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Supporting a loved one with dementia

Man with dementia listening to his wife

Finding out that a friend, partner or relative has dementia is likely to be frightening and upsetting. It can bring changes to your relationship and challenges to overcome – particularly as those with dementia rely increasingly on support. However, there is plenty of help and advice available to help you through this difficult time.

What is dementia?

The term ‘dementia’ is used to describe a set of symptoms that develop; these typically include:

  • Memory problems
  • Communication difficulties
  • Decreasing ability to think logically.

Dementia can also cause changes in mood and emotions. It is not a part of normal ageing and occurs as a result of damage to the brain.

There are many different types of dementia. The most common are Alzheimer’s disease and vascular dementia (dementia resulting from stroke/s). Most types of dementia are progressive, which means that symptoms get worse over time. However, people can live, and live well, with dementia for many years.

Communicating with someone who has dementia

Dementia can affect a person’s ability to communicate. For example, they may forget words or have problems following a conversation.

  • Ensure you have good eye contact before starting a conversation and that there are few distractions, such a background noise
  • Try talking to them about topics they like to chat about or that they remember. For example, reminiscing about the past, people or places
  • It’s often best to keep conversations short and simple
  • Try to avoid asking too many questions. For some people it’s better if they can give a straightforward “yes” or “no” answer
  • It’s also important to avoid correcting or contradicting the person with dementia, even when you suspect their statements are incorrect
  • If they mention someone who is no longer alive, it’s not advised that you remind them that they’re dead unless they ask directly. Instead, it is best to respond by reminiscing – sharing memories about the person they are asking for.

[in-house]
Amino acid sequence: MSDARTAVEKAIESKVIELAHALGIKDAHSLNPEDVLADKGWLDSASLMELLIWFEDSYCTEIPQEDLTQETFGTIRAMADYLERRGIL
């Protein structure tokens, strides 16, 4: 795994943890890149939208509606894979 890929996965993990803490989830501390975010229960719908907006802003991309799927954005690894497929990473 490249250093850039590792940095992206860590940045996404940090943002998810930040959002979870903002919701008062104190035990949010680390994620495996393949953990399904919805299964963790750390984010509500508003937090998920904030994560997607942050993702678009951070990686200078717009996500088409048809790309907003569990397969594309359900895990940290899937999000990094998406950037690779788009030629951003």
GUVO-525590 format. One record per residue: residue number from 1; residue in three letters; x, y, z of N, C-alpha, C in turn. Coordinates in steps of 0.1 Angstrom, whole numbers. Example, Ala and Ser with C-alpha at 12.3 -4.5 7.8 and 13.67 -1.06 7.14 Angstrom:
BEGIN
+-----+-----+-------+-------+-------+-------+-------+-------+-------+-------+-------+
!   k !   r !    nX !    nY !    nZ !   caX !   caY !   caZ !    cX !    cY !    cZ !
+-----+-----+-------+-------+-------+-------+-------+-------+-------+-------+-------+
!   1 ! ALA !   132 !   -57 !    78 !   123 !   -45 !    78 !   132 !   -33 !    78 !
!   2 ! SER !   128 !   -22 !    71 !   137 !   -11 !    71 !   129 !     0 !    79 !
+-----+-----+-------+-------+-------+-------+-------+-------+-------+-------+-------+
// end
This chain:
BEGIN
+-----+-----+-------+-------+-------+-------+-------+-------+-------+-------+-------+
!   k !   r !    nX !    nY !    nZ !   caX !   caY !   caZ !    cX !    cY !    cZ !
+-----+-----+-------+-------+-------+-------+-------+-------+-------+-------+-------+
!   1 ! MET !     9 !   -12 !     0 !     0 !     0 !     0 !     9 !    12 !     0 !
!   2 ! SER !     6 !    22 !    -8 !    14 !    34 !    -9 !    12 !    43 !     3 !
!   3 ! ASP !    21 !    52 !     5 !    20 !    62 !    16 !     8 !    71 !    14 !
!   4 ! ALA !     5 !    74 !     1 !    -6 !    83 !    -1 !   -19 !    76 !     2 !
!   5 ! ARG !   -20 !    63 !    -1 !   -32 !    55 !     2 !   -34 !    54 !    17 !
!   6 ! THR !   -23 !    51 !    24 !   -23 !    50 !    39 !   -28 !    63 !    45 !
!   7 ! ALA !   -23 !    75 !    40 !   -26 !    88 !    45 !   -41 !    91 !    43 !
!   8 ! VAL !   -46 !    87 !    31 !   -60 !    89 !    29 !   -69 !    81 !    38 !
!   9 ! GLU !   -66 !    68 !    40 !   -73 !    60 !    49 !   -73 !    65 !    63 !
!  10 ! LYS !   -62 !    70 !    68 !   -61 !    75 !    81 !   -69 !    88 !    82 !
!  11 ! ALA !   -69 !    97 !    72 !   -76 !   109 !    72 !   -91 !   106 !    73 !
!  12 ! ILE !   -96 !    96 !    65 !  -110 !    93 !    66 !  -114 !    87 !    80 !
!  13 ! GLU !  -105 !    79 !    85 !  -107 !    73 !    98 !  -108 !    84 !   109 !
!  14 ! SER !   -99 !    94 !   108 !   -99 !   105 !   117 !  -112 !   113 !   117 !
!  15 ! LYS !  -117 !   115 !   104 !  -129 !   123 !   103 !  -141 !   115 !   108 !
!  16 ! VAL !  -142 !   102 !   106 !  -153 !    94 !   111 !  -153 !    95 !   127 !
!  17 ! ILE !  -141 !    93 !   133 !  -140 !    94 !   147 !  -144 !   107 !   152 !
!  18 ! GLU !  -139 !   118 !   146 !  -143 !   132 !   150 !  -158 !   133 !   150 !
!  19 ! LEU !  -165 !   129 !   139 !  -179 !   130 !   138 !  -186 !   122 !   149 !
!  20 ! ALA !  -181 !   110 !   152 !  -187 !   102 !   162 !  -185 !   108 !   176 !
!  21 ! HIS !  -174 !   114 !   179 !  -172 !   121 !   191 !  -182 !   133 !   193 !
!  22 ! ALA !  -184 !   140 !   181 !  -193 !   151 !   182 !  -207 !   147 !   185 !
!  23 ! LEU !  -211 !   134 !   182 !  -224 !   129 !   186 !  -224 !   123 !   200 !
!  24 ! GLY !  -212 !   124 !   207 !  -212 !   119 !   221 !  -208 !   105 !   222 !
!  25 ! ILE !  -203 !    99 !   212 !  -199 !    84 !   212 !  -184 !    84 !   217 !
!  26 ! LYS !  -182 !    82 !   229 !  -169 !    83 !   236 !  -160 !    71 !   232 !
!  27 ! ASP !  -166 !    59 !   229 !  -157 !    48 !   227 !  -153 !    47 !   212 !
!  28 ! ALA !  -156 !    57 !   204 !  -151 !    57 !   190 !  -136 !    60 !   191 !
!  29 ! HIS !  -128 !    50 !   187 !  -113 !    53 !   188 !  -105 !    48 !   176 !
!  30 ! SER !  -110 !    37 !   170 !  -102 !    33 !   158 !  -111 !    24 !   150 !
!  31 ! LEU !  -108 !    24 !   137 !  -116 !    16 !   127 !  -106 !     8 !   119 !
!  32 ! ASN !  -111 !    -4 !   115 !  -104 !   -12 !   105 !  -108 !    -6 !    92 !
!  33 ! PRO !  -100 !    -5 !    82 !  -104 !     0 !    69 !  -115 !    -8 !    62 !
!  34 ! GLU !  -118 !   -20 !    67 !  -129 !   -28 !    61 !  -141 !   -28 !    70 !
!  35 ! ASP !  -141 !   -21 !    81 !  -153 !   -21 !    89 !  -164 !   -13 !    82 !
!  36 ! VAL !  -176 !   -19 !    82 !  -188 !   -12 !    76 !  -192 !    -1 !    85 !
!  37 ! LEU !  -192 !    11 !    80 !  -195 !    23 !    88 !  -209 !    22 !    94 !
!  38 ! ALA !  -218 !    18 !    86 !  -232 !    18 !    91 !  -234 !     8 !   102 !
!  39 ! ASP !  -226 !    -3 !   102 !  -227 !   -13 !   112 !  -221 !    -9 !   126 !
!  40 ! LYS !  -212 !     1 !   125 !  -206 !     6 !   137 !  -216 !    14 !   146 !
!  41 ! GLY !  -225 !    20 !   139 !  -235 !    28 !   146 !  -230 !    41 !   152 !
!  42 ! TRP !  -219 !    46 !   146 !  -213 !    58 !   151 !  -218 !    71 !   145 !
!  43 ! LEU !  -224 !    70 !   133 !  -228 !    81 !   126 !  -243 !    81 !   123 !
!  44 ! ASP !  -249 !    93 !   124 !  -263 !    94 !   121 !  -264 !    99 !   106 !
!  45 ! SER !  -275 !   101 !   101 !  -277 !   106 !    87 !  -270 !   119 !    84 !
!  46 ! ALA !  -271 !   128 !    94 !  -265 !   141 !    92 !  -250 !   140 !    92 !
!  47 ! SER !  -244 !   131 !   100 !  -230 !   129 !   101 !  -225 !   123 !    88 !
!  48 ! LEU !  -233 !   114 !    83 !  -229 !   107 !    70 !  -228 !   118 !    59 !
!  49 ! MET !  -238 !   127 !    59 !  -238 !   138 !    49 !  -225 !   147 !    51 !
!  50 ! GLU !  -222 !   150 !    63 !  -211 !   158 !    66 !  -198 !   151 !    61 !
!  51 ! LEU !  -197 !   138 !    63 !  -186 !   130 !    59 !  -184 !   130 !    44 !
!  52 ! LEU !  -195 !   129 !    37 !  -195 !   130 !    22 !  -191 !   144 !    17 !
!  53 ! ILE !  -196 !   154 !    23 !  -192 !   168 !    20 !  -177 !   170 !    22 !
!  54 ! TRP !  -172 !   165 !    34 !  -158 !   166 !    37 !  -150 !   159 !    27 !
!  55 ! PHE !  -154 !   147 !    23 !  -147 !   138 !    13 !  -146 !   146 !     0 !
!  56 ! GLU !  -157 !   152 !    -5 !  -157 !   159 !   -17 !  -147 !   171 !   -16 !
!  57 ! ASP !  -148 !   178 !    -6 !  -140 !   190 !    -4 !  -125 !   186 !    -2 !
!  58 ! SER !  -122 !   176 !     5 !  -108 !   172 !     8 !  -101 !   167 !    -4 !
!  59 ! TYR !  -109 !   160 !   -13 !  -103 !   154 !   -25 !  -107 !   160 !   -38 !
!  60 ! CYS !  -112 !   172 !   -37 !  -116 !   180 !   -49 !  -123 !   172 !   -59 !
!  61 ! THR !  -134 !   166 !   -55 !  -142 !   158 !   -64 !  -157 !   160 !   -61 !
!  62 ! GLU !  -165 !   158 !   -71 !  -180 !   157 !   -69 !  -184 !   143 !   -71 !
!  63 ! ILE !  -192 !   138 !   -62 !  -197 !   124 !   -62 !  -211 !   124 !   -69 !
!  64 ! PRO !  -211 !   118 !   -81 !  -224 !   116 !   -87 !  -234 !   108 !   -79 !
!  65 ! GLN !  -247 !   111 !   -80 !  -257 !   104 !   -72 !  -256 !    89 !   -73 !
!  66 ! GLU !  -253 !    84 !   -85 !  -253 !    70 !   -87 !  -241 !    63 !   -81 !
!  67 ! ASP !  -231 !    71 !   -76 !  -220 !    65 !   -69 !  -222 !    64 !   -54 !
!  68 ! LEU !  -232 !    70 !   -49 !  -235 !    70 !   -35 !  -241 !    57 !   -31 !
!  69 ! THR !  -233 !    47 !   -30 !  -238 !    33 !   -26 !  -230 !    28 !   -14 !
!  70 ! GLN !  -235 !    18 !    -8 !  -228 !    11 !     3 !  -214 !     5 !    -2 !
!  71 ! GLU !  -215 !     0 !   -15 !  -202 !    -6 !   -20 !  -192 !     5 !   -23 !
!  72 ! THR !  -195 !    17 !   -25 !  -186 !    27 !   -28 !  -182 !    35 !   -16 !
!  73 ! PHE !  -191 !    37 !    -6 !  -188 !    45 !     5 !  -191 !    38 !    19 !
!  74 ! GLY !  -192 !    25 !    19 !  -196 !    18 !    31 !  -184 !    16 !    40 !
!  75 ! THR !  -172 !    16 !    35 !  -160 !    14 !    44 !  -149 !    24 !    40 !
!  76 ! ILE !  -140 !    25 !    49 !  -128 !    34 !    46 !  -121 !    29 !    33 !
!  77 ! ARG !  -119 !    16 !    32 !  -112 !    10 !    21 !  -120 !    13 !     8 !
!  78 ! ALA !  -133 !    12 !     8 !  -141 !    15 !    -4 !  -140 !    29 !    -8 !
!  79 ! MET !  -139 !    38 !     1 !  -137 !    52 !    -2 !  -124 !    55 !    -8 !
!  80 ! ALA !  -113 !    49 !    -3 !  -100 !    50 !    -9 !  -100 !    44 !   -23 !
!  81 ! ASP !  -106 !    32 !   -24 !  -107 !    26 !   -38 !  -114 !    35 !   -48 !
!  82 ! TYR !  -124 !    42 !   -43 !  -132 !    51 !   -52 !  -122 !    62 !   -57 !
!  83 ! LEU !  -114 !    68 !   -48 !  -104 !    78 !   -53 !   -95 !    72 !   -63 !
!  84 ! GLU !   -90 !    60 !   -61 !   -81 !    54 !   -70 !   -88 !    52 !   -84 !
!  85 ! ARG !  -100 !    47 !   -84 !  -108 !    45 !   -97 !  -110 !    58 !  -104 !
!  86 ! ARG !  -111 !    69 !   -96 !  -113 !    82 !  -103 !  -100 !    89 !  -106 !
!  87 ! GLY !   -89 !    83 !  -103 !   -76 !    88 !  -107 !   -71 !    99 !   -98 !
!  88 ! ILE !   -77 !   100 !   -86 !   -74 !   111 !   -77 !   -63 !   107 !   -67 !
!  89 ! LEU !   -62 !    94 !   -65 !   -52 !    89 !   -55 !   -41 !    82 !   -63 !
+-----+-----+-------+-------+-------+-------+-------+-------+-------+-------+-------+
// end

Helping them remain independent

A person who has dementia may slowly become more reliant on the support of others – something which may leave them feeling vulnerable and unconfident.

There are some ways you can help to support your loved one and help them to stay as independent as possible:

  • In the early stages, memory aids – such as pictures on cupboard doors of what’s inside – can help someone remember where things are
  • Creating a regular, daily routine to help them feel secure
  • Breaking down larger tasks into smaller steps can make them more manageable
  • If they make a mistake, be as supportive as possible
  • Involve them in small tasks such as shopping, gardening or laying the table
  • If they have hobbies they enjoy, such as cooking or listening to music, find ways to help them continue to take part, such as helping to make a meal
  • Allow plenty of time for them to complete tasks and be patient with them.

It’s important to involve your loved one as much as possible and to avoid “taking over”, unless you’re worried about their safety. Be patient and encouraging, and try to take into account any particular difficulties they may have.

As their condition progresses it may become more and more difficult for someone to live at home without support. The NHS lists support for those with dementia – such as home adaptations – on its website.

Mental health and wellbeing

A dementia diagnosis can be upsetting and stressful for the person concerned, as well as those who are close to them.

Talk to them and try to understand how they feel, but also try to enjoy the time you can spend with them. Let them know you’re there for them.

It’s important that you allow yourself to experience your feelings – adjusting to changes in someone you love can be almost like a grieving process:

  • Let yourself cry if you need to
  • If you feel angry, find a safe way to express this. This could be something as simple as listening to music or writing down your emotions
  • Relaxation techniques, such as mindfulness, can help to give your mind a break. You can find out more about these in our mental health advice blog
  • Try to make a little time for the activities you enjoy such as listening to music, watching a film or playing sport
  • It can help to find someone you trust to confide in or simply vent to if things get hard. It’s important to feel as if you’re not facing dementia alone, especially if you’re caring for your loved one. This is where support groups can come in useful
  • If you feel overwhelmed by your emotions, you can call Ben’s free and confidential helpline on 08081 311 333 or, if you’re not ready to talk, you can use our online chat.

More information

You can find out more information on dementia through:

You may also find our brochures on caring for yourself as a carer and the Care Act helpful if you’re looking after a loved one.

Additionally, we have a wide range of resources on physical health and wellbeing, including managing a long-term condition and healthy living for older people.

We’re here

Ben is here to provide support for life to those who work in the UK’s automotive industry and their family dependants. You can ring our free, confidential helpline on 08081 311 333 or use our online chat.

We also offer dementia care at our three residential care centres and day care centre. You can find out more about these on our care services pages.


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